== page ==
There is an airline boarding pass from 1989 in my desk drawer. I’m keeping it in case I ever take that flight again.
Like most over 60s, I find myself surrounded, if not overwhelmed, by souvenirs of my life. Books I’ve not read in decades, clothes I’ve not worn this century and a battered wooden valve radio from the 1950s. Each item contains a memory but as we enter what are euphemistically called our “sunset years” we must face the unspoken late life crisis known as ‘decluttering.’
It should be as simple as chucking out the old stuff we will never use again. If only…
It is now that we face the harsh reality that the things we have hoarded for decades are, Like their owner, Well past their use-by date. The simple solution is to declutter. But how do you bring yourself to just throw out items that you have cherished for a lifetime?
Our op shops are full of bric a brac such as old China and crystal, books and DVDs and the reason these items are in the shops is because families do not want them.
It has become a grim reality for the over 60s that our kids do not share our love for old bus tickets, textbooks from high school that we last attended 50 years ago and an assortment of fishing lures that belonged to my late brother, which have been unused for 60 years but I still can’t bring myself to throw them out. Why? Because they remind me of him and in many ways, they are the only physical connection I still have with him.
They sit beside a battered wooden Valve radio which my parents bought in the late 1940s and which I grew up listening to through the 50s and 60s. It’s just an old radio and not very collectible but on this radio I heard history throughout the 1950s and 60s. The Cuban missile crisis, the JFK assassination, the Apollo moon landings, Elvis Presley and The Beatles. Everybody was on this radio so why can’t I just leave it in the past? This is the dilemma faced by so many over 60s now – how do we let go of our past?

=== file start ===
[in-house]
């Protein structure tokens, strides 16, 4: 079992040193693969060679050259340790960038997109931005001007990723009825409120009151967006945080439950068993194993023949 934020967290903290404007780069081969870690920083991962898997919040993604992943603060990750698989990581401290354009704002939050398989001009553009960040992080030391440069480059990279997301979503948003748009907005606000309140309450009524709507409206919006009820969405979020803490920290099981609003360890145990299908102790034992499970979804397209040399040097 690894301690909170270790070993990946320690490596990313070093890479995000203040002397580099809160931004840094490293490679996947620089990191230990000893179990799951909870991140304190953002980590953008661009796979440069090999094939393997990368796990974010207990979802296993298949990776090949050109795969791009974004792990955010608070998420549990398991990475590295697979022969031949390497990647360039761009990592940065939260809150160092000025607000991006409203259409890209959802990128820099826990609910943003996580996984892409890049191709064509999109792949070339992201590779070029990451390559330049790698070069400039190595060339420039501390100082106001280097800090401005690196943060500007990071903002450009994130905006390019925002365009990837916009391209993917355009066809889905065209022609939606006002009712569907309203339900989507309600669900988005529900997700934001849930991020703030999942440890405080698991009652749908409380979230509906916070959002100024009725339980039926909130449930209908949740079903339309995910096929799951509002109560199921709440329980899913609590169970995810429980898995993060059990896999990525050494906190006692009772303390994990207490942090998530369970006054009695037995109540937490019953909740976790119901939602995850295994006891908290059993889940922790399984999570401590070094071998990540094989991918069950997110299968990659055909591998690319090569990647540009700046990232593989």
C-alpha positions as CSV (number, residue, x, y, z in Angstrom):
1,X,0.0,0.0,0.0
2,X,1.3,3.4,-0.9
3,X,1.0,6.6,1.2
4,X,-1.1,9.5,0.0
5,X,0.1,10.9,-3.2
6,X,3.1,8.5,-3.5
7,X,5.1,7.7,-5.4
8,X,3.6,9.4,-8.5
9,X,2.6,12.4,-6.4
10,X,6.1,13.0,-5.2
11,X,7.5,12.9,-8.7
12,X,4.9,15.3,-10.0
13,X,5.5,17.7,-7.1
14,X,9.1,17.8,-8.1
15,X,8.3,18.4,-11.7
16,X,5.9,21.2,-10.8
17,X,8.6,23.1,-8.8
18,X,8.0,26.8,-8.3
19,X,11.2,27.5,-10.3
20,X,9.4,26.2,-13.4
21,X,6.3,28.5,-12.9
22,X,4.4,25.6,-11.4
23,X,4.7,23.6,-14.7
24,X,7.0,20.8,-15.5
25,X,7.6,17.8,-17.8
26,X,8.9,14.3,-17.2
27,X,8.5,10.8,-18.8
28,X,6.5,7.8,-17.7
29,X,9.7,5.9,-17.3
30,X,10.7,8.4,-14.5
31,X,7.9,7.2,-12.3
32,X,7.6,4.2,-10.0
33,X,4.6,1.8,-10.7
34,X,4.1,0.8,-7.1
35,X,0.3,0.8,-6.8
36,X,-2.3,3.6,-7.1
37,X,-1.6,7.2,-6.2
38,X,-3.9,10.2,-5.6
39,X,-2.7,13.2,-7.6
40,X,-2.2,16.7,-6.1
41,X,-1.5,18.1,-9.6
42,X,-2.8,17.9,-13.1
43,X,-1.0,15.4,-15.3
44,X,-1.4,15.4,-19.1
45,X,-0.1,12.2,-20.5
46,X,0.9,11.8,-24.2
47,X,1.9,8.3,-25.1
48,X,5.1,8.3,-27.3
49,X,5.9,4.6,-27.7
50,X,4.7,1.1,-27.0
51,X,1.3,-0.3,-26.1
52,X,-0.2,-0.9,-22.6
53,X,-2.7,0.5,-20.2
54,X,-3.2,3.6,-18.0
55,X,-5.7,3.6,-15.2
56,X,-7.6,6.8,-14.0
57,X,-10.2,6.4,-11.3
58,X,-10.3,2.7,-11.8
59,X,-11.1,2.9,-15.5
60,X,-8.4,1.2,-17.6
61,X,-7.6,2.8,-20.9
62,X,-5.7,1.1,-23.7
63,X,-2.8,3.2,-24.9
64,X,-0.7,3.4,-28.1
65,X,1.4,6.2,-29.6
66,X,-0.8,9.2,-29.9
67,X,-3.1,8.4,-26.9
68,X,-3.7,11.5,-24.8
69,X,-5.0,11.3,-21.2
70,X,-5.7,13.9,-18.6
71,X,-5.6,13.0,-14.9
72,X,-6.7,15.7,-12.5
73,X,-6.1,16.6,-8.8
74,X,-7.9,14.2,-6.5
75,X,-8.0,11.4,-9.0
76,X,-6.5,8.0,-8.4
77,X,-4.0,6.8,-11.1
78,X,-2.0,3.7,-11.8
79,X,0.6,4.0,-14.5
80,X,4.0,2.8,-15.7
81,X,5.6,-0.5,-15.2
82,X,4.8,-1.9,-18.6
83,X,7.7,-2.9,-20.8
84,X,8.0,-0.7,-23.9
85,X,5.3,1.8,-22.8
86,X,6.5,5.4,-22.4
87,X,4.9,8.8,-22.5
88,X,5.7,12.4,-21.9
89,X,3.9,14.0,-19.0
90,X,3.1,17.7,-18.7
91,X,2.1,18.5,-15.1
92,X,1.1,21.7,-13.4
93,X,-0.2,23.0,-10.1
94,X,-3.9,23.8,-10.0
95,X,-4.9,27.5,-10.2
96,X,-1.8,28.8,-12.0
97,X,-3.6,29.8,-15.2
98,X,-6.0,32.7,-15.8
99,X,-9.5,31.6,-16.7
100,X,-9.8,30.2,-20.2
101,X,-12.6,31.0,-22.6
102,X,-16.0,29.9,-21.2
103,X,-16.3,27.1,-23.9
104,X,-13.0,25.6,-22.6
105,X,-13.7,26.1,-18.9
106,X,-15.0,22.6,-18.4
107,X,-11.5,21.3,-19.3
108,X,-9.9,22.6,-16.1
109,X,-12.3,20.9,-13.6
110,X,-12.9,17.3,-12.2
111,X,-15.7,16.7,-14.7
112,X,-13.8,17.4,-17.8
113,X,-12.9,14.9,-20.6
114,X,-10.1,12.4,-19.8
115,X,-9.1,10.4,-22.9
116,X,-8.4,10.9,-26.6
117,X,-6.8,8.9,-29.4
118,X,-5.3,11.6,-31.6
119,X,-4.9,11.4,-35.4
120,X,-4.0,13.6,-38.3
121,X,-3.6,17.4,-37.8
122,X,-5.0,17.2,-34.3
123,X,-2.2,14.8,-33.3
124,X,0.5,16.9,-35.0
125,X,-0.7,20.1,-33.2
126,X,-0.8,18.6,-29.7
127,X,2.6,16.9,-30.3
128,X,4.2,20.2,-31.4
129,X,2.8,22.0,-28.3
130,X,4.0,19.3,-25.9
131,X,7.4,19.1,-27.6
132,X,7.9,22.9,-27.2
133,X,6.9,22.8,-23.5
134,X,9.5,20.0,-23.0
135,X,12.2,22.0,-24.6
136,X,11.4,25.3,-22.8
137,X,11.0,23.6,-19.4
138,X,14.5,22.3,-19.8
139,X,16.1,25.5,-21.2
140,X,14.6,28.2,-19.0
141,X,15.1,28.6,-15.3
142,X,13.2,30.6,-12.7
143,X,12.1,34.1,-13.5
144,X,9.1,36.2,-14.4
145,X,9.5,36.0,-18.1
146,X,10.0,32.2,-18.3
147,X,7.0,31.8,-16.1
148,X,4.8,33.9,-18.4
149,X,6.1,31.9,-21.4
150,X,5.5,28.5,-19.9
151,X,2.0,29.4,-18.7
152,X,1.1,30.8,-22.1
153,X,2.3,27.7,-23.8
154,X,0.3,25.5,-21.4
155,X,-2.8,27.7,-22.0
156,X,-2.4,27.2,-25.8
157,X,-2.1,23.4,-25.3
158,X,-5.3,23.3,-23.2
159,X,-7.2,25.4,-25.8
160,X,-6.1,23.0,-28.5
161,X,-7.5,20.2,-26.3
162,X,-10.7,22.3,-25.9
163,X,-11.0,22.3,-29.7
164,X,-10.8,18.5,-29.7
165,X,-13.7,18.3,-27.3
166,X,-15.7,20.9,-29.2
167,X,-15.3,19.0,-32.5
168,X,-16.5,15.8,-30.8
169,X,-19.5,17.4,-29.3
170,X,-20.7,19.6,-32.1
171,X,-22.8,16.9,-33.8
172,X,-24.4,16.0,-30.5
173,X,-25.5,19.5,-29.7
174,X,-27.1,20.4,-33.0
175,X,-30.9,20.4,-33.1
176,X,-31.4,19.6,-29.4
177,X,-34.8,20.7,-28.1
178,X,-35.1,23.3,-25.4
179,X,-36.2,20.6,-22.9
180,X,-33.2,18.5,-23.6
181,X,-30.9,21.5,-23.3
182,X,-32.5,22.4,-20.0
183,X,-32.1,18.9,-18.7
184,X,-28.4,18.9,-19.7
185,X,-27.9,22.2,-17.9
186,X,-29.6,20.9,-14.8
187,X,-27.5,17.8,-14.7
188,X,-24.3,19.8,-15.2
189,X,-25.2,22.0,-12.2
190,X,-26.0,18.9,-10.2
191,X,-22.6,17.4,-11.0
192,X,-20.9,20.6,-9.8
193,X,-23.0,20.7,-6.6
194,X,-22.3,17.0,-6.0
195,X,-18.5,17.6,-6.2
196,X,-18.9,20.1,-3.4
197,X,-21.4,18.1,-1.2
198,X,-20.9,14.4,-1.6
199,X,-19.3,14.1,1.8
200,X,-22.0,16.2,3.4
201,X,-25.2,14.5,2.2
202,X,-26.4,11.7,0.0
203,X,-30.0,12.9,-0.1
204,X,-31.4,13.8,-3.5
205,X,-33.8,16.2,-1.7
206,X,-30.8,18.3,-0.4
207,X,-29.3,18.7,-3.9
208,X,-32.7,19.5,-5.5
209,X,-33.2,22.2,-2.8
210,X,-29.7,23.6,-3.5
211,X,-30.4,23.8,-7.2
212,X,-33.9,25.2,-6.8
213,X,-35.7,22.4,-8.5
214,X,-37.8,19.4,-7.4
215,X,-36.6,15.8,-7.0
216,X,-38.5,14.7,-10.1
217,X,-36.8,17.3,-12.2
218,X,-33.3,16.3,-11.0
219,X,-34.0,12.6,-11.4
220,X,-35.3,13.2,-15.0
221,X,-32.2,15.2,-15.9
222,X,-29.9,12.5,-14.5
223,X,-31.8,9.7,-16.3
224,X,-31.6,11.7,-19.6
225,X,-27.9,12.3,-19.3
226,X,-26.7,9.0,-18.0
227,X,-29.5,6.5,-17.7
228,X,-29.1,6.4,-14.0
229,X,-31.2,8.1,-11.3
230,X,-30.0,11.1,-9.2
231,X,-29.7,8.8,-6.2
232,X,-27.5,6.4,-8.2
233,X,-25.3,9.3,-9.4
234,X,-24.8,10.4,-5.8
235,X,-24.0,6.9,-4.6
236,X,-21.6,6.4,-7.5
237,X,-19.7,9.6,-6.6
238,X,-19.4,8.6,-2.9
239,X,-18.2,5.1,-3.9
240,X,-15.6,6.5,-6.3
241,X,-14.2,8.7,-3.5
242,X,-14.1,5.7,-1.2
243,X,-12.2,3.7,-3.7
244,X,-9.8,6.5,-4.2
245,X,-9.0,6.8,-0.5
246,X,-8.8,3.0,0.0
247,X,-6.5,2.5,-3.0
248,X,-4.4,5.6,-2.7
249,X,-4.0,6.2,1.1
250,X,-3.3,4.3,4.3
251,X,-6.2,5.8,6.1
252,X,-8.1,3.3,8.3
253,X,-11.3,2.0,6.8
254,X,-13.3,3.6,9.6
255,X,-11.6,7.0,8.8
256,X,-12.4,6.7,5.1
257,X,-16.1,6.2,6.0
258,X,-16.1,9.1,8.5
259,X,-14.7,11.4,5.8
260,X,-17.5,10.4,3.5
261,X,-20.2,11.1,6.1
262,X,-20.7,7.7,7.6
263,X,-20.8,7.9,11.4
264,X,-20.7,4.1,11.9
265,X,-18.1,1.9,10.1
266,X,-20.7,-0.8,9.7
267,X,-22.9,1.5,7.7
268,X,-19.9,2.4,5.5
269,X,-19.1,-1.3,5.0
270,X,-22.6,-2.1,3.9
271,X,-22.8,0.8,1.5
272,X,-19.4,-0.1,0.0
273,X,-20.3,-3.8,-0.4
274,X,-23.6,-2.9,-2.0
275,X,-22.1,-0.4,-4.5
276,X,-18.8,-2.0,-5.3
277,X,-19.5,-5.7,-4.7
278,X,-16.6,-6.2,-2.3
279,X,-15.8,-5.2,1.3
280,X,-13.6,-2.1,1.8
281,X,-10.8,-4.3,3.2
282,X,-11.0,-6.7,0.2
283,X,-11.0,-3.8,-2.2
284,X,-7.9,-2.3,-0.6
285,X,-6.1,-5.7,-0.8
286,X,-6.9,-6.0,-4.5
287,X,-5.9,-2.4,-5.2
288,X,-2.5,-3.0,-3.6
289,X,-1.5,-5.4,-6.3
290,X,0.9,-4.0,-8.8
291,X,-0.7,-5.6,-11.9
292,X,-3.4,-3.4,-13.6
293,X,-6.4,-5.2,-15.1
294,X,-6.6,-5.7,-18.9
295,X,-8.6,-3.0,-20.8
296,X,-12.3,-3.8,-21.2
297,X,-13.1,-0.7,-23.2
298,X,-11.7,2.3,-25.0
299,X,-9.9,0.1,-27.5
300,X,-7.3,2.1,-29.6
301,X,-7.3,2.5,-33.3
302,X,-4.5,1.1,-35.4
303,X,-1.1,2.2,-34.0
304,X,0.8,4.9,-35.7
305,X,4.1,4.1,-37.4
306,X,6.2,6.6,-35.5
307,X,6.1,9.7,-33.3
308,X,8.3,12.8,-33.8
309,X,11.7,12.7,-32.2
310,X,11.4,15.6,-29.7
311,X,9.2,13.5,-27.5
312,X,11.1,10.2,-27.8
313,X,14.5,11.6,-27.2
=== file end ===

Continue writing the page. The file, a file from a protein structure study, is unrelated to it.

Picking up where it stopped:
How do we convey the importance of such items to our children and is it fair to expect them to take on ownership of old stuff from mum and dad’s youth that they may not relate to?
There is a world of difference between collectables that family members would like to inherit versus inheriting a household of old rubbish because mum and dad could not let go of it.
Inevitably if we downsize from a house to an apartment or nursing home we have to make the painful decision to abandon our collected treasures and take only what is crucial for the years that remain for us.
It can be a painful process. I have a large plastic tub full of LP records but I do not have a record player. There’s something in me that says that I can’t throw those records out yet. One day… but each is a legacy item from my youth.
There is a box that contains a number of reel-to-reel audio tapes. I do not have a tape recorder but I know that on these tapes are recordings of my late parents. These tapes sit with 8-millimetre movies. I do not have a projector but the movies capture family moments from decades ago. So I am in the weird situation of clinging to objects because they remind me of past times but with no real way to actually use them today.
And yet the inevitability of time is catching up with us and at some point very soon we’re going to have to make those unpleasant decisions. What do we keep and what do we throw out?
While keeping old photo albums is given, this seems to be the only nostalgia item that old folk are expected to keep now. It makes sense for you to have a photographic record of your life but I wonder if people realise that you can also have lifetime memories encapsulated in inanimate objects like an old radio?
The irony here is that in our lifetime we make and lose friends and regard this as part of life. So why can we lose touch with people but fixate on keeping dusty inanimate relics of our past life?
Will that airline boarding pass from 1989 in my desk drawer ever be of use again? Of course not. But if the airline ever revives that flight, I’m ready!